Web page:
Canada's History : 2020-08-01

TRADING POST : 22 : 22

TRADING POST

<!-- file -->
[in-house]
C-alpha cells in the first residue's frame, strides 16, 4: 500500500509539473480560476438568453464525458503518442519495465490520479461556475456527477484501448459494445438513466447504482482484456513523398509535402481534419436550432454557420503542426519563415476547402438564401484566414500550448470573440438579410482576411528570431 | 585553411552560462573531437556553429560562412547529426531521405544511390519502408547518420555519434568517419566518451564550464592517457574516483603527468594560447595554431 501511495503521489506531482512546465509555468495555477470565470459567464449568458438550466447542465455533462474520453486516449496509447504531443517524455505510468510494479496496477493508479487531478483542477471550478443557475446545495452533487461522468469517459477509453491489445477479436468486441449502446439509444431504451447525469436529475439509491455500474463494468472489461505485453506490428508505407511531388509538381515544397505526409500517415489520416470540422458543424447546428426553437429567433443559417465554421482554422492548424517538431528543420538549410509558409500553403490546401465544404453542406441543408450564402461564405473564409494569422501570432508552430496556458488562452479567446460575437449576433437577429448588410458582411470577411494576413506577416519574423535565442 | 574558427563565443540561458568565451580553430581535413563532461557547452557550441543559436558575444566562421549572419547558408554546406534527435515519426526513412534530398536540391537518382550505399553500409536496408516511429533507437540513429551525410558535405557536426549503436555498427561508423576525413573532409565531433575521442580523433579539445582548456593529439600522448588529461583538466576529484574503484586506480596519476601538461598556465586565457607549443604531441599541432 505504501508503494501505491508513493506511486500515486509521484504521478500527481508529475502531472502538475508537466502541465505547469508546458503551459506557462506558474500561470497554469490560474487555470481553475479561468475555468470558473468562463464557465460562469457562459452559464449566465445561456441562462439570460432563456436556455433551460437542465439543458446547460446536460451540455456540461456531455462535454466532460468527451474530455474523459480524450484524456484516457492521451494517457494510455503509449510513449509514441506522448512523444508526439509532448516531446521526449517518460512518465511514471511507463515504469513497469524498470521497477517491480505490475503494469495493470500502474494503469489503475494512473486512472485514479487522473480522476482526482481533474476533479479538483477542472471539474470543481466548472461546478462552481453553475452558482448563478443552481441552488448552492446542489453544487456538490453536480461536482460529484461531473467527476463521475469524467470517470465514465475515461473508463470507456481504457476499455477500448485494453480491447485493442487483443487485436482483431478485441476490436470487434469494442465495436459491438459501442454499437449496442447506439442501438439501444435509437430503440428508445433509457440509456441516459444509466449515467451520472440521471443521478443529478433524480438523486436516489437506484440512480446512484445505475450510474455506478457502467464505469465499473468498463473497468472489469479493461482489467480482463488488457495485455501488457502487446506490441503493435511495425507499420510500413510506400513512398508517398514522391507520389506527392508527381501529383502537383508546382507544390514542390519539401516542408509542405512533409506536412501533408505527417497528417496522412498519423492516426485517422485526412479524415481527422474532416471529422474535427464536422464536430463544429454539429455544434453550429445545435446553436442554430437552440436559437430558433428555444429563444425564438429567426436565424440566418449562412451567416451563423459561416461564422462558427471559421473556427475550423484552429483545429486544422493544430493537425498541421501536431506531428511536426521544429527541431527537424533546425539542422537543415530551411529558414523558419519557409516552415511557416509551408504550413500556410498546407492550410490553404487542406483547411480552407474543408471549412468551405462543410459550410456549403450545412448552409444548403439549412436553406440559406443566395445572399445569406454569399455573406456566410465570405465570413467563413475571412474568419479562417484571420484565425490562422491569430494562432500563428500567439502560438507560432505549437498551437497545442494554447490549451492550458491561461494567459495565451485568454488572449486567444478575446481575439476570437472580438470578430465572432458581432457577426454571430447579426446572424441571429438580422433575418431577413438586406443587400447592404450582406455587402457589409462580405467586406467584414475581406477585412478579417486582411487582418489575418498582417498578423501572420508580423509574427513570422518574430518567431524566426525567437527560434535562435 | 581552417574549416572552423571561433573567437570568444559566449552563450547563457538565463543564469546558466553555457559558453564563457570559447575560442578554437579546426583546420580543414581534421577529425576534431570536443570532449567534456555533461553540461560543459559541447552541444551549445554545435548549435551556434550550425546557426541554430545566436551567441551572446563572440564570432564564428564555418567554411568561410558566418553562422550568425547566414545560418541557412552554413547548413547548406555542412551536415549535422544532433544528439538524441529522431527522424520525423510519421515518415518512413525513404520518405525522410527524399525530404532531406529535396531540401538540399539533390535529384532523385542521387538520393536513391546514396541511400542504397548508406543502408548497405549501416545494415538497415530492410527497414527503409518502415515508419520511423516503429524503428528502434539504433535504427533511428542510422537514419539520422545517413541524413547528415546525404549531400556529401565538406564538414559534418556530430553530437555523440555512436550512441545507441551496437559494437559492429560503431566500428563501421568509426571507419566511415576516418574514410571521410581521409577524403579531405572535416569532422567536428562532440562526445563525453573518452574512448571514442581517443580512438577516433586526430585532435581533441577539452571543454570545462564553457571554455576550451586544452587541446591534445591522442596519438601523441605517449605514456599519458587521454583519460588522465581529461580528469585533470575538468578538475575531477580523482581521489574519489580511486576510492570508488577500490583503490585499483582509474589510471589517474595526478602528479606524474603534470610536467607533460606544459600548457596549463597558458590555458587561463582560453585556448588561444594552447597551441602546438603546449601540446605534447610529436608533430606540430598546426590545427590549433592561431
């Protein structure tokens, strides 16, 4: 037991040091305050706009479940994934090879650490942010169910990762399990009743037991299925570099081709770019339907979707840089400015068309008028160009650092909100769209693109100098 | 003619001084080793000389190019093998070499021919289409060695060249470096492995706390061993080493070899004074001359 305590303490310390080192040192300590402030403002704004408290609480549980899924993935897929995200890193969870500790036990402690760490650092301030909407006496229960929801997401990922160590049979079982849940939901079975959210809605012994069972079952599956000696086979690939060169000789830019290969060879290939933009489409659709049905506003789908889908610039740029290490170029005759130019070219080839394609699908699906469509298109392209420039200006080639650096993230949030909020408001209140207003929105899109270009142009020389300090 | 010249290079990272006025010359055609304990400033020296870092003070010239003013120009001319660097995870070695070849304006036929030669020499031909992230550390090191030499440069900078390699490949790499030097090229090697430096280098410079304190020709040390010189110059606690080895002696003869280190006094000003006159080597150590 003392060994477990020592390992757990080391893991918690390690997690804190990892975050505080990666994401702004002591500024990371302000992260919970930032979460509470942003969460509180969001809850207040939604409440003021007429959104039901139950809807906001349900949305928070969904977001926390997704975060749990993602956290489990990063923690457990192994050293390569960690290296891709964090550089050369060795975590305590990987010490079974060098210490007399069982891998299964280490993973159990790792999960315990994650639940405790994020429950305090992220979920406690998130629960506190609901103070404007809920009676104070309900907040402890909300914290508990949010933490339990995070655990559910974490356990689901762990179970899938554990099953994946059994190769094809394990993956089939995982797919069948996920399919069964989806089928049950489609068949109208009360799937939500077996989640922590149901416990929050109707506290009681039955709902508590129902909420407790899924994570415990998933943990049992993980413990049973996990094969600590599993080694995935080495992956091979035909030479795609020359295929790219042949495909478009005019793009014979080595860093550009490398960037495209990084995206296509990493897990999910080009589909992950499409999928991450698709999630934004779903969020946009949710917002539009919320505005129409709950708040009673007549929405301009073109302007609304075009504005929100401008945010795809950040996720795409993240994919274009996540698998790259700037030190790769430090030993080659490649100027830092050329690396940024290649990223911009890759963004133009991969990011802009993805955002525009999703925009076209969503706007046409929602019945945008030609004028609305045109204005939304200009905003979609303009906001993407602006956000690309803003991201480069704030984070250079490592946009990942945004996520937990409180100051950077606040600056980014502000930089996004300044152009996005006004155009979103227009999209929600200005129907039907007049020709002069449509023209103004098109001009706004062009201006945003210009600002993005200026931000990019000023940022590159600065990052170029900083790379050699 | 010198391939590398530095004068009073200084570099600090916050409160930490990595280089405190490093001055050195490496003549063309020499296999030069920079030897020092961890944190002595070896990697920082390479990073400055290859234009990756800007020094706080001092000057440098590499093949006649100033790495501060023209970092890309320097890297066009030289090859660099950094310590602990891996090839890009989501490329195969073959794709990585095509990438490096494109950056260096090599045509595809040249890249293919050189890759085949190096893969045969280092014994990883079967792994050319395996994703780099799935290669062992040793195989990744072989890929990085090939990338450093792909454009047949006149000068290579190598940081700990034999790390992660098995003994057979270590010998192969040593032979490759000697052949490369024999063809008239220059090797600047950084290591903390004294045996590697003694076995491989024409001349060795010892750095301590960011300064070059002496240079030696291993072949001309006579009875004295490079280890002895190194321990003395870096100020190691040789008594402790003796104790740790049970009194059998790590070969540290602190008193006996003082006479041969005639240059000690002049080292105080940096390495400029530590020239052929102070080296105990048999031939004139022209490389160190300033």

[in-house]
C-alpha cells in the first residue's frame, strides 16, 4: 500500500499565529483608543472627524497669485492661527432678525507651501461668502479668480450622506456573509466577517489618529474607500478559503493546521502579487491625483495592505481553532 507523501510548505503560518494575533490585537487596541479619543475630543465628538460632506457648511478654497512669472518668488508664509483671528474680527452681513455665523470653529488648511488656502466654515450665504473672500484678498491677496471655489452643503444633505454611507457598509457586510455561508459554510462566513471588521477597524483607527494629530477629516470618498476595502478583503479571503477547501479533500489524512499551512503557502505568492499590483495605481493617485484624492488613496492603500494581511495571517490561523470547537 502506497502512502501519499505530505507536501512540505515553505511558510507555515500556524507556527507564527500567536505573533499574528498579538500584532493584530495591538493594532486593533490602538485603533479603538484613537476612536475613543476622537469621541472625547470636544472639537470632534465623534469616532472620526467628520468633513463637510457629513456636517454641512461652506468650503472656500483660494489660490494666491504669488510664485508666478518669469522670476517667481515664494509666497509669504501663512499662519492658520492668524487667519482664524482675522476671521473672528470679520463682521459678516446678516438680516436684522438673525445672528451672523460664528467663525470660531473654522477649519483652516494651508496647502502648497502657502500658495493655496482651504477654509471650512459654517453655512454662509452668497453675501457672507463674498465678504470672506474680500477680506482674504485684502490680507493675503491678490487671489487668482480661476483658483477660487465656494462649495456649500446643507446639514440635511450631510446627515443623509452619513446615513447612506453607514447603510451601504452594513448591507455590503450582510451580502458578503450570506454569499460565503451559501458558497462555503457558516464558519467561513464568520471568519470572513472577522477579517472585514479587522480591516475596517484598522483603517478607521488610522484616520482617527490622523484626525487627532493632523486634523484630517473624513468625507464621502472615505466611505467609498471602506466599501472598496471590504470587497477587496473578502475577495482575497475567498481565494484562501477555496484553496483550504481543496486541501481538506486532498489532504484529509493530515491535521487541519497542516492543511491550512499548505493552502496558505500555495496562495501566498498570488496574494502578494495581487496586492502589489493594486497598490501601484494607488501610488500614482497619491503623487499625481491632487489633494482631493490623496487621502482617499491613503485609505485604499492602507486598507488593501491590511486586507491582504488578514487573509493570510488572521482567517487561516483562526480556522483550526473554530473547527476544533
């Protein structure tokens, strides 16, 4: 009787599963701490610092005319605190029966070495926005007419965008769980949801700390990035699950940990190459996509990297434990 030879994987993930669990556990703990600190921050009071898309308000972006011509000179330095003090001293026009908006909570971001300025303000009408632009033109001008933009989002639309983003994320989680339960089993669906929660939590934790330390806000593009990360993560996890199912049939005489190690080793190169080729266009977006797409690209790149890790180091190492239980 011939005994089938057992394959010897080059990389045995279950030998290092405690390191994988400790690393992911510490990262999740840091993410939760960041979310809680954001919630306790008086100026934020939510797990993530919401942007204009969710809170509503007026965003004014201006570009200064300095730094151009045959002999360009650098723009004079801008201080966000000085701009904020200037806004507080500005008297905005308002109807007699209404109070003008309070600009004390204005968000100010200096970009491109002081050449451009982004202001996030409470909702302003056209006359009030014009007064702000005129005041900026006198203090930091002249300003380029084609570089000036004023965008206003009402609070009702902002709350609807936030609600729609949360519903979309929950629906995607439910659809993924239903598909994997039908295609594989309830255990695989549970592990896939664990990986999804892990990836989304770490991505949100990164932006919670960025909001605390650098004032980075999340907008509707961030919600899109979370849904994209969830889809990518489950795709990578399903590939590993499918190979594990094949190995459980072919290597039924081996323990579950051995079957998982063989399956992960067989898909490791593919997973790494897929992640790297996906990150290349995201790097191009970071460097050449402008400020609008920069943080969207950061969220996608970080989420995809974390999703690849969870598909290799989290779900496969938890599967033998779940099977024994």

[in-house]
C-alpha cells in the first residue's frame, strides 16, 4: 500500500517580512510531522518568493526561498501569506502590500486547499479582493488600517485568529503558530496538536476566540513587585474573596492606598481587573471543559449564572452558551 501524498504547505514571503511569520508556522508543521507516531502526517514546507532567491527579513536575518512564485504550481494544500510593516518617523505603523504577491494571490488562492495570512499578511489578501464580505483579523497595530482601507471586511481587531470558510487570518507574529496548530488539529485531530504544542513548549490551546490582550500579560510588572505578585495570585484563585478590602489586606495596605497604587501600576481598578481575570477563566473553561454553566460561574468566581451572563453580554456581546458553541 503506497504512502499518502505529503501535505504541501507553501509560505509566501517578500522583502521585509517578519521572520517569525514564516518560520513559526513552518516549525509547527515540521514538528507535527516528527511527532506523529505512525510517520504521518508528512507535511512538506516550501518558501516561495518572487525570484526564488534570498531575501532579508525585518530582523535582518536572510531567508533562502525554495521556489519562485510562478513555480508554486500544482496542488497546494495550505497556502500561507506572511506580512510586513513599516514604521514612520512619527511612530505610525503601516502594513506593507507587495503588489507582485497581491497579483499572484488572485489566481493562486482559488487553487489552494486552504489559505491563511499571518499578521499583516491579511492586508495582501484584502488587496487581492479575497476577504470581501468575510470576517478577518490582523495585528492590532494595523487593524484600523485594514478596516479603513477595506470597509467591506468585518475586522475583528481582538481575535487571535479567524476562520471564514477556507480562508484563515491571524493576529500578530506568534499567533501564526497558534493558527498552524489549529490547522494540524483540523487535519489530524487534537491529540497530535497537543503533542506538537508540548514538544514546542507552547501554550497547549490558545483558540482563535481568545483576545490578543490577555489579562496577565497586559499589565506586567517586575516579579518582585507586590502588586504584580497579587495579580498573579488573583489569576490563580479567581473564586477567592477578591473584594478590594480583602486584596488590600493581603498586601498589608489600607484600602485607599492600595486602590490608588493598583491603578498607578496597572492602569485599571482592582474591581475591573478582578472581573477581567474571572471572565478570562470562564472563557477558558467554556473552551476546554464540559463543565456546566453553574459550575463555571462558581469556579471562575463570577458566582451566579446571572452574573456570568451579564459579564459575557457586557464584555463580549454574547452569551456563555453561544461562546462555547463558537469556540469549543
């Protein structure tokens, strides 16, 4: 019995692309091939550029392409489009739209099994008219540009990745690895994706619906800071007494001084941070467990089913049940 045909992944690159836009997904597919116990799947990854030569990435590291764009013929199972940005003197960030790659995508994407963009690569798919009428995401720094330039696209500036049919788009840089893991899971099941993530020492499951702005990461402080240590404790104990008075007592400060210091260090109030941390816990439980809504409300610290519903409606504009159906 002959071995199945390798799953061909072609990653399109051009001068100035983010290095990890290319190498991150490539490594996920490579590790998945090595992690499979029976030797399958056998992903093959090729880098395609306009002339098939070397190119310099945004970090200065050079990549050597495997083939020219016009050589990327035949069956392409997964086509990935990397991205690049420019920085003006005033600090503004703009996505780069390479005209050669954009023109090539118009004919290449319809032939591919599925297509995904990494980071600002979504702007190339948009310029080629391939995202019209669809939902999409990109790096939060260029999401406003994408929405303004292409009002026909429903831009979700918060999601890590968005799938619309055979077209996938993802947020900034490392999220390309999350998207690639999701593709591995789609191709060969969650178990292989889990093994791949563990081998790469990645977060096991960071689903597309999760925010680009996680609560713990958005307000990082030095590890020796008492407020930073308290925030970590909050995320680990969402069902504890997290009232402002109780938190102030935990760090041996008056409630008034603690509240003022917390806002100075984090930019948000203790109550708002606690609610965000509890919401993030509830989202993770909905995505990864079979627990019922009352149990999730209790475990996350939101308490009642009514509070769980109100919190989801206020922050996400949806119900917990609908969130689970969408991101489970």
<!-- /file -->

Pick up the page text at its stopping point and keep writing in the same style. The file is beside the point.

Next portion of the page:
was able to assist the beleaguere­d Americans. Both countries were involved in protecting the convoys across the Atlantic or in the Caribbean, although the Americans increasing­ly siphoned off their naval forces for the war in the Pacific. The Canadian navy and air force took up the slack. Canadian corvette warships again assisted the Americans in North Africa, and the two countries fought together in Sicily and in mainland Italy, although rarely side-by-side. Off the west coast of North America, Americans and Canadians launched an invasion to take back the Japanese-occupied Kiska Island, part of the Aleutian chain of Alaska, in late 1943. In Italy and France, Canadians and Americans fought together from under a unique 1st Special Service Force, also known as the Devil’s Brigade. Canadian bombers attacked the same targets as the American bombers, while American divisions fought alongside and sometimes within General Harry Crerar’s First Canadian Army in 1945. In all, 1,086,343 Canadians served in uniform, along with twelve thousand merchant navy sailors who were only later considered veterans. By war’s end, some forty-five thousand Canadians had been killed and another fifty-five thousand had been injured. Almost everyone in Canada was affected by the war, whether they assisted in the many British Commonweal­th Air Training Plan bases and airfields, worked in the essential war industries, were patriotica­lly involved in raising money, or grieved the loss of family members and friends. This generation served and bled for victory. Whether at the many fighting fronts or backing the attack from home, Canadians understood the importance of defeating Hitler and his minions. They mobilized like never before, and the country was transforme­d due to their unwavering commitment to victory in this necessary war. AUGUST–SEPTEMBER 2020